Monday, December 29, 2014

The Science of Junk Mail

I am in the process of cleaning out and rearranging my study, something I do when I'm feeling particularly masochistic and/or can't find anything any more. I'm also trying to organize it so that I can make room for my unused (and very comfy) easy chair which now occupies an awkward position in the rec room, where it has no view of the TV and is usually used only as a staging area for clean wash waiting to be folded. I advertised for an archaeologist, a geologist, or a paleontologist to help dig down through the layers of debris, but so far no one has answered yet*.

One necessary part of cleaning out the study is shredding Mount Junk Mail - the huge pile of unwanted credit card come-ons, charity solicitations, "Congratulations, You Have Won ..." letters, and advertisements for retirement communities and cemetery plots**. These need to be shredded, of course, to prevent dumpster-diving dirtbags from stealing my identity and doing nefarious things in my name. And the process of excavating my way through that mountain gave me a new appreciation for the science that goes into the creation of junk mail.

First of all, there are the ways in which junk mail is disguised in an attempt to get you to open it. There are several ways this is done:

- By using a script typeface and colored ink on the envelope to make it look like it was hand-addressed ... clearly an attempt to make you think it's a personal letter***.

- Making the letter look like a check, by making words like "pay to the order of" appear on check-style paper above your name in the window on the envelope.

- Making the letter look like an official notice from a government agency.

- Stamping official-looking, demanding language on the envelope: "personal and confidential;" "to be opened only by the addressee;" and "Postmaster: handle in accordance with postal regulation 187.74.29 (or something similar)+."

There are also measures that junk mailers take to ensure that you don't just tear up their missives and throw them away. One way is by enclosing some part of the letter in plastic so that it can't be torn up. Another that I've seen more often lately (usually in credit card offerings) is to print the letter on heavy cardstock that can't be easily torn or fed into a home shredder++.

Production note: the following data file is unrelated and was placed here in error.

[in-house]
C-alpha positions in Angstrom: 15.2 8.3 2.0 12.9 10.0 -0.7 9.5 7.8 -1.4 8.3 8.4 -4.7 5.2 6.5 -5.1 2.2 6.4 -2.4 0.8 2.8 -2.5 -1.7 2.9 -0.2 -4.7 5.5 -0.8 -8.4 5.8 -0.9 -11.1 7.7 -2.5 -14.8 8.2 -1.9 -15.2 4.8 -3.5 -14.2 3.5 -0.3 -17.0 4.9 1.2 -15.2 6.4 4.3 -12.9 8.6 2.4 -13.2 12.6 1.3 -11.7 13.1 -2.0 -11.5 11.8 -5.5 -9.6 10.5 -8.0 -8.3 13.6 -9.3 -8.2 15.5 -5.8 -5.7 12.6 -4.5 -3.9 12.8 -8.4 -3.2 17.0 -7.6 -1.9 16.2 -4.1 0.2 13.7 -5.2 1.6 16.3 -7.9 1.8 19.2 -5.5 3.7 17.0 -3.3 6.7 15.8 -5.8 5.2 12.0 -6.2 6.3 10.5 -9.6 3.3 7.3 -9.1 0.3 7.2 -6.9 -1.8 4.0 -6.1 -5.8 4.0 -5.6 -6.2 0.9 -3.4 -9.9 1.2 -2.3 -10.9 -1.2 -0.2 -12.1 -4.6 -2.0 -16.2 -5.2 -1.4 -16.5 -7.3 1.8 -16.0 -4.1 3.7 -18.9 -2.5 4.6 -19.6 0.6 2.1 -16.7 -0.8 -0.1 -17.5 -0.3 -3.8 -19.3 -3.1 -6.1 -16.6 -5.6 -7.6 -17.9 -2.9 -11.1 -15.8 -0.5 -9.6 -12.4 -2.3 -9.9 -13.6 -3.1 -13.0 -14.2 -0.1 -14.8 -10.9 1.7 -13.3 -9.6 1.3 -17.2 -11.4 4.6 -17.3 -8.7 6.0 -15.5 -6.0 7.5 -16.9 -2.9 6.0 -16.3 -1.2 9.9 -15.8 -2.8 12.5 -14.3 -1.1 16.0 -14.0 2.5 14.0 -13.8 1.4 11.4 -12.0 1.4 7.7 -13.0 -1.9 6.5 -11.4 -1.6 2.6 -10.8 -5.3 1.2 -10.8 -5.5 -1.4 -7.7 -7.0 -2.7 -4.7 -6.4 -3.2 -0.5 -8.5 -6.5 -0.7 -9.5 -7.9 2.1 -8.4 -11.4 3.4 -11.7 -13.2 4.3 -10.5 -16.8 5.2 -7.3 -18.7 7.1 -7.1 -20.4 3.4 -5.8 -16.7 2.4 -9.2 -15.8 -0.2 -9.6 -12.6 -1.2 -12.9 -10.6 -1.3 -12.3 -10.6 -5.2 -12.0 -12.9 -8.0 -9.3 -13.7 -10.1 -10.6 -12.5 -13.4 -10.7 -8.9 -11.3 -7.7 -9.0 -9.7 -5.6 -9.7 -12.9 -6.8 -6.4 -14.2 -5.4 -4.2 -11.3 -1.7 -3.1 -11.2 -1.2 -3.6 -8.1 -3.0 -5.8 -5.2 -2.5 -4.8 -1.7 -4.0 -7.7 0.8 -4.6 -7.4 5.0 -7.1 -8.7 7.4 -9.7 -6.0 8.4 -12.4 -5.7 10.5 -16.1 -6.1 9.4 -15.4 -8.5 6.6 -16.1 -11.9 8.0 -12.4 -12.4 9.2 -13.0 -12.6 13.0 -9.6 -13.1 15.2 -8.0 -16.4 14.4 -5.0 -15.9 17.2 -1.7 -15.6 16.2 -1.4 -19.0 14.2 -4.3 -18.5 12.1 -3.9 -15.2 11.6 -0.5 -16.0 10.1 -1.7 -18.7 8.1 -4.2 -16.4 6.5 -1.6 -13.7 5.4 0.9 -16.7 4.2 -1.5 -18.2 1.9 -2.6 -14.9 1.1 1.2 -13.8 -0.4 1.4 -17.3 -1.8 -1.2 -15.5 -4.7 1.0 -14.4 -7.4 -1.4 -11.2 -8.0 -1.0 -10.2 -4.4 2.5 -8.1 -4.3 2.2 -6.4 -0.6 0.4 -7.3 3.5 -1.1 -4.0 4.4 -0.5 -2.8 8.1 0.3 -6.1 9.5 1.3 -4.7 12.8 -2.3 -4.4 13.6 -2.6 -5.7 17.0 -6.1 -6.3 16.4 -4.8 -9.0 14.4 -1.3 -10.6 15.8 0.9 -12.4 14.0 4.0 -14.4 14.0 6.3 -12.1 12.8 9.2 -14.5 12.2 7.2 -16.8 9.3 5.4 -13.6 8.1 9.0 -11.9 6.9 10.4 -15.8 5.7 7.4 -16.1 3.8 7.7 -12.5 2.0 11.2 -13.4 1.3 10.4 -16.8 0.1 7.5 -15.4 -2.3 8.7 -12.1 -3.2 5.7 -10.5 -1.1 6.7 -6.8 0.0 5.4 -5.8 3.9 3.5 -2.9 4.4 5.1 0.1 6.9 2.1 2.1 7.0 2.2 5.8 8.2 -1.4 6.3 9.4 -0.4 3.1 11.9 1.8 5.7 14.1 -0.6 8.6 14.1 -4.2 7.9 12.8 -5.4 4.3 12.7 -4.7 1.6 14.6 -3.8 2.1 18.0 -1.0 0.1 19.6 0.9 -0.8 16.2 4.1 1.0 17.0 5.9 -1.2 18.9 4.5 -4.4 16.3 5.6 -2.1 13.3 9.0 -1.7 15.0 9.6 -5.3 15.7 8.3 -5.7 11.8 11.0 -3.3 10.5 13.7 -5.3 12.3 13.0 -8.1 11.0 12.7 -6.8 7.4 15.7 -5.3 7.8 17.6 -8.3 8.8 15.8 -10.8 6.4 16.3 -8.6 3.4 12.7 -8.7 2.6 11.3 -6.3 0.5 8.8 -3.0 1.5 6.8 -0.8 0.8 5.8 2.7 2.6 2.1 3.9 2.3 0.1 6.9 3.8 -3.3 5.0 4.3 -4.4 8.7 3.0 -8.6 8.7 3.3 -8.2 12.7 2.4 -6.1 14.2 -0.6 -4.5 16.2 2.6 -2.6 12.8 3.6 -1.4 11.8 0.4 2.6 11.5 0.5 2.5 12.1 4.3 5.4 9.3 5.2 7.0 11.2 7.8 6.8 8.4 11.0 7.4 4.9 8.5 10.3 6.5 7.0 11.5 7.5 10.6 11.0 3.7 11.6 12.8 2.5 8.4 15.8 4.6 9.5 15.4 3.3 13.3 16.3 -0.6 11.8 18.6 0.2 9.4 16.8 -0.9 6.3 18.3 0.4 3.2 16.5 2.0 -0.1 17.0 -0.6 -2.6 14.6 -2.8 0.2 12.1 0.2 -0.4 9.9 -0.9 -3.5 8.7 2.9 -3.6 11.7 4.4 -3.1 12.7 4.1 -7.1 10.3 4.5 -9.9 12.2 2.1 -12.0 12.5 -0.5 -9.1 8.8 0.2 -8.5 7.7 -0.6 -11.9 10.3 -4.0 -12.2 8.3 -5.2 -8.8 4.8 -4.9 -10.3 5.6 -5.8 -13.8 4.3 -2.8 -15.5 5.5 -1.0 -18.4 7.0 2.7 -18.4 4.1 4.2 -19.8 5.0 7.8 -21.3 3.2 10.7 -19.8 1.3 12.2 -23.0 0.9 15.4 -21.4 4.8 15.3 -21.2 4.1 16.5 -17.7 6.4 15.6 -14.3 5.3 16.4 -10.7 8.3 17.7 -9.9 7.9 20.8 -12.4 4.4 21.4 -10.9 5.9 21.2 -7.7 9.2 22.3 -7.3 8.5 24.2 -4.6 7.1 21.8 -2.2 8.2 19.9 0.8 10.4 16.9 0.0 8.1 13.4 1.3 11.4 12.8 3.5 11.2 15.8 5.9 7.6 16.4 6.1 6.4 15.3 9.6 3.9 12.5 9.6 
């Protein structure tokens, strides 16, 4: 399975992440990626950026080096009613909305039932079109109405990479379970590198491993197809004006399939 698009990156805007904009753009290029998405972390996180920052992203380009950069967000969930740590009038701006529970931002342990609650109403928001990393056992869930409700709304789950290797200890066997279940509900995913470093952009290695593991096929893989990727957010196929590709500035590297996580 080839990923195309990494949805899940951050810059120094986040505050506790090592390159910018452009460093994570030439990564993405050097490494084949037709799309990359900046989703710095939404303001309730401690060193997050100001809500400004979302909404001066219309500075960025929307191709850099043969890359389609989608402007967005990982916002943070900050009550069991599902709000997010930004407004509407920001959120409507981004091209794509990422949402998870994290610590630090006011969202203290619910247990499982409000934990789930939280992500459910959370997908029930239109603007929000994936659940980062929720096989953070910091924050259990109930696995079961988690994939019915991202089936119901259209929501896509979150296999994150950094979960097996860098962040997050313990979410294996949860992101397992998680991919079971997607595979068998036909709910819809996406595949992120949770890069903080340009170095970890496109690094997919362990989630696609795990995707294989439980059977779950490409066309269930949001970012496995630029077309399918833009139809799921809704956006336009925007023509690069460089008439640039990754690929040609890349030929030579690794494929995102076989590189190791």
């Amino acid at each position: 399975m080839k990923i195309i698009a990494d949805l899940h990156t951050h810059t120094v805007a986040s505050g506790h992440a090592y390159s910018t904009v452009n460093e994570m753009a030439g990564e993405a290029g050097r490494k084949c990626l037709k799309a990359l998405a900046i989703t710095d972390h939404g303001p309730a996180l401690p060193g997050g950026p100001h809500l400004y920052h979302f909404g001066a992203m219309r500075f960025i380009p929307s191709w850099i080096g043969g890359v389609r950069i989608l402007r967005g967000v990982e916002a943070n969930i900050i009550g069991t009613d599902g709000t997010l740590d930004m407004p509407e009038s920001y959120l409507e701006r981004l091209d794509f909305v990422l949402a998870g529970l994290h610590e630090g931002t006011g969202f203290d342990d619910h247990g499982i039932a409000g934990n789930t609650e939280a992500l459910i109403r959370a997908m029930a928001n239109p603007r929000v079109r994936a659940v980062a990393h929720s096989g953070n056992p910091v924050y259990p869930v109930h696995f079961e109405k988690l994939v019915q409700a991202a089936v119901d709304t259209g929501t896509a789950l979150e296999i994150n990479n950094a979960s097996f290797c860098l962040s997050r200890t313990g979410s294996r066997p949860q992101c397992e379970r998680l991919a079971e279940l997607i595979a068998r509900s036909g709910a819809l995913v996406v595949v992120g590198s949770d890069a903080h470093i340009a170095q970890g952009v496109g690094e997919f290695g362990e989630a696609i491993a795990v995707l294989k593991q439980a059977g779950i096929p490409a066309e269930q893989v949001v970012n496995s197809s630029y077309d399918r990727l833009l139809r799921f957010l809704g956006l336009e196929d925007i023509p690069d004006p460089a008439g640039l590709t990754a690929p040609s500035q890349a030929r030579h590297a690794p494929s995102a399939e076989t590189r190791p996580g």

Once you open the envelope, they try all sorts of psychological tricks to actually make you read the contents.

- Charities usually ensure that the first thing you see when you pull out the letter is a heart-rending photo of a starving child/abused animal/devastated landscape/etc.

- Various services (cable TV, and cell phones, for example) include an actual check for some modest amount on which is printed (usually in .008 pitch font) the message that "endorsing and cashing this check will automatically transfer my cable TV/cell phone/trash pickup/etc service to Company X."

- Using apocalyptic language designed to make you nervous enough to respond as they wish, such as: "Our analysis shows that you may be paying thousands of dollars more than necessary for your mortgage," or "Thousands of people will die this year of (insert dreaded disease here)."

Food for thought as you deal with your own accumulation of junk mail. I'd write more, but Mount Junk Mail is only about half gone, and I only have one more day of vacation to get rid of it.

Have a good day. More thoughts tomorrow.


* And won't those paleontologists be kicking themselves when I find a complete T-Rex skeleton under all the mouldering old photographs, eh?

** When you get to be my age, the last two start appearing with dismaying frequency.

*** But you're smarter than that ... you know that nobody but Bilbo would send you a handwritten letter, right?

+ Which probably tells the letter carrier to either deliver the damn letter or throw it away if you've moved. 

++ Some of you may remember the old gambit - I think it was the subscription offer from Time Magazine - that included a little pencil for you to fill in the form. A variation of this is the one that includes a stamp to put on your reply, a self-addressed, stamped envelope (often abbreviated SASE), or a dime to pay for your phone call to subscribe (and doesn't that date me?).


eViL pOp TaRt said...

Strangely enough, I look forward to shredding junk mail. Maybe it's some latent hostility, or I like the sound of the shredder.

Duckbutt said...

Those old gambits used to play on peoples' sense of reciprocity - the sense that if someone does you a favor, you should repay it in some way. What better way than to subscribe?

Elvis Wearing a Bra on His Head said...

Jennifer and I acquire a pile of mail order catalogs. And the magazines have deteriorated into vehicles for selling products.

Linda Kay said...

Well, now...I don't let them accumulate. We watch to see if there is anything personal before we pitch it, then there is the shredder which hubby operates maybe once a week. We got an ad from Direct TV on Saturday that was in what looked like a Christmas card...pretty clever, I have to admit.

The Bastard King of England said...

Junk mail makes a nice bonfire.

Mike said...

We get nickels every once in awhile in junk mail. I missed one recently and tried to run it through the shredder. The shredder stopped but survived.

Big Sky Heidi said...

A neighbor uses junk mail in her chicken coop.

BTW, Sluggo was a disrespectful nickname for Harry Reid, Nancy's friend.